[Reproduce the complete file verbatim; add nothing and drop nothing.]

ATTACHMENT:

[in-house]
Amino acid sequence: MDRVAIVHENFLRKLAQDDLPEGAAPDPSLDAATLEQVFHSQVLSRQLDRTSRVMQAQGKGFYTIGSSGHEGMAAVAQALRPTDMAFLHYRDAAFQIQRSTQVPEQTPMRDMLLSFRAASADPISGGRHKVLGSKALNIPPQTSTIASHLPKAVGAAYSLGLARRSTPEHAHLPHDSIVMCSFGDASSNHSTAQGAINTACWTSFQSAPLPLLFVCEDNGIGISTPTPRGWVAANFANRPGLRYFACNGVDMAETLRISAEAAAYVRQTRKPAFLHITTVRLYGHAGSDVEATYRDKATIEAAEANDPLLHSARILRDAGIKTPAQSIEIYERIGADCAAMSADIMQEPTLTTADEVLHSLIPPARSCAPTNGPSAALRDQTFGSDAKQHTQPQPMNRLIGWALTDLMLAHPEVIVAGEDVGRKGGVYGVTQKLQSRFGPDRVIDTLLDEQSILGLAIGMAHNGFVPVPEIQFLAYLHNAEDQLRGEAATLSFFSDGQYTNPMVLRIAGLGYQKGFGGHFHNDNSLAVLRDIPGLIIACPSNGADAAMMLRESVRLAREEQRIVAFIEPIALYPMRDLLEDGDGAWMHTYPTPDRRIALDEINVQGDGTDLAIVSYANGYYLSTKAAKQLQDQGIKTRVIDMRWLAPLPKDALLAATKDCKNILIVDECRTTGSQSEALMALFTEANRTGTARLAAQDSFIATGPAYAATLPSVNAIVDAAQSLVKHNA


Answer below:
[in-house]
Amino acid sequence: MDRVAIVHENFLRKLAQDDLPEGAAPDPSLDAATLEQVFHSQVLSRQLDRTSRVMQAQGKGFYTIGSSGHEGMAAVAQALRPTDMAFLHYRDAAFQIQRSTQVPEQTPMRDMLLSFRAASADPISGGRHKVLGSKALNIPPQTSTIASHLPKAVGAAYSLGLARRSTPEHAHLPHDSIVMCSFGDASSNHSTAQGAINTACWTSFQSAPLPLLFVCEDNGIGISTPTPRGWVAANFANRPGLRYFACNGVDMAETLRISAEAAAYVRQTRKPAFLHITTVRLYGHAGSDVEATYRDKATIEAAEANDPLLHSARILRDAGIKTPAQSIEIYERIGADCAAMSADIMQEPTLTTADEVLHSLIPPARSCAPTNGPSAALRDQTFGSDAKQHTQPQPMNRLIGWALTDLMLAHPEVIVAGEDVGRKGGVYGVTQKLQSRFGPDRVIDTLLDEQSILGLAIGMAHNGFVPVPEIQFLAYLHNAEDQLRGEAATLSFFSDGQYTNPMVLRIAGLGYQKGFGGHFHNDNSLAVLRDIPGLIIACPSNGADAAMMLRESVRLAREEQRIVAFIEPIALYPMRDLLEDGDGAWMHTYPTPDRRIALDEINVQGDGTDLAIVSYANGYYLSTKAAKQLQDQGIKTRVIDMRWLAPLPKDALLAATKDCKNILIVDECRTTGSQSEALMALFTEANRTGTARLAAQDSFIATGPAYAATLPSVNAIVDAAQSLVKHNA